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Environment Canada to provide more details about severe weather risks


Environment Canada will provide more detailed information about severe weather
Environment Canada will provide more detailed information about severe weather

Staff writers

February 22, 2013 — Effective March 13, 2013 Environment Canada will make some changes to the public alerting program in an effort to provide more detailed information about the potential threat of a severe thunderstorm or tornado.

Call-to-action statements may centre on things like large hail
Call-to-action statements may centre on things like large hail

As the spring season inches closer, so does the start of severe thunderstorm and tornado season.

Officials say it's important to be prepared and changes to the public alerting program will help. 

According to Environment Canada, the warning content within all severe thunderstorm and tornado warnings will contain a forecast valid time for each alert bulletin. 

Beginning March 13, "a valid time will be added to allow the public to have a better sense of how long the threat exists," explains Geoff Coulson, Warning Preparedness Meteorologist at Environment Canada. "In addition, Environment Canada has worked with Provincial Emergency Management Organizations and other agencies to develop more specific impact and call-to-action statements that better define the threat a severe summer storm may pose."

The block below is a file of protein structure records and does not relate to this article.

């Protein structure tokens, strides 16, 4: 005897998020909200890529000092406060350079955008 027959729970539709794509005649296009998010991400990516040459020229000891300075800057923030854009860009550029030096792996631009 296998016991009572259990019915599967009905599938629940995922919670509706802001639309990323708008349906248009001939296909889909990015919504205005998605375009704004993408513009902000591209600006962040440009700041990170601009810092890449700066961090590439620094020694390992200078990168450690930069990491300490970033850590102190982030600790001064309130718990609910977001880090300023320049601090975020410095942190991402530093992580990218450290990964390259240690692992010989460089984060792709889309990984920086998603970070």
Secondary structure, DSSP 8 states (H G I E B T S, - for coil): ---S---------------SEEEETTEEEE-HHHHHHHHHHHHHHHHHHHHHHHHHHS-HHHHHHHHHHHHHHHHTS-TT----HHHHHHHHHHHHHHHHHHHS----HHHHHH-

Coulson adds that these impact and call-to-action statements may centre on things like large hail, damaging winds or flooding rains as the most significant part of a given storm. 

"As more becomes known about the nature of a storm through things like Doppler radar or volunteer storm spotter reports, the forecaster will now have the ability to provide more information on the greatest threat a given storm poses to the public."

Changes to the public alerting program will start on March 13, 2013
Changes to the public alerting program will start on March 13, 2013

"For someone who has no training in weather or hasn't been immersed in the industry, they may not understand watches and warnings like we think," says Dayna Vettese, a meteorologist at The Weather Network. "So these changes will help clarify what the watch or warning is saying."

In addition to these changes, a new summary of all active severe thunderstorm and tornado warnings will also become available in a separate message called the "Alert Message Summary."

According to Vettese, these alert message summaries will be very helpful to broadcast the most important information to the public. 

"To have a bulletin solely dedicated to the summary of all tornado and thunderstorm warnings is very helpful for us to get the out the most pertinent, accurate and timely information as soon as possible." 

Coulson says all of these changes are in response to Environment Canada's effort to improve the accuracy and content of severe weather warnings.

"Severe thunderstorm and tornado warnings constitute some of the most challenging warnings to produce and may sometimes have relatively short lead times," he adds. "It is hoped that these changes will provide the Canadian Public with more information about a given event and allow them to better determine their best course of action should they be in an affected area."

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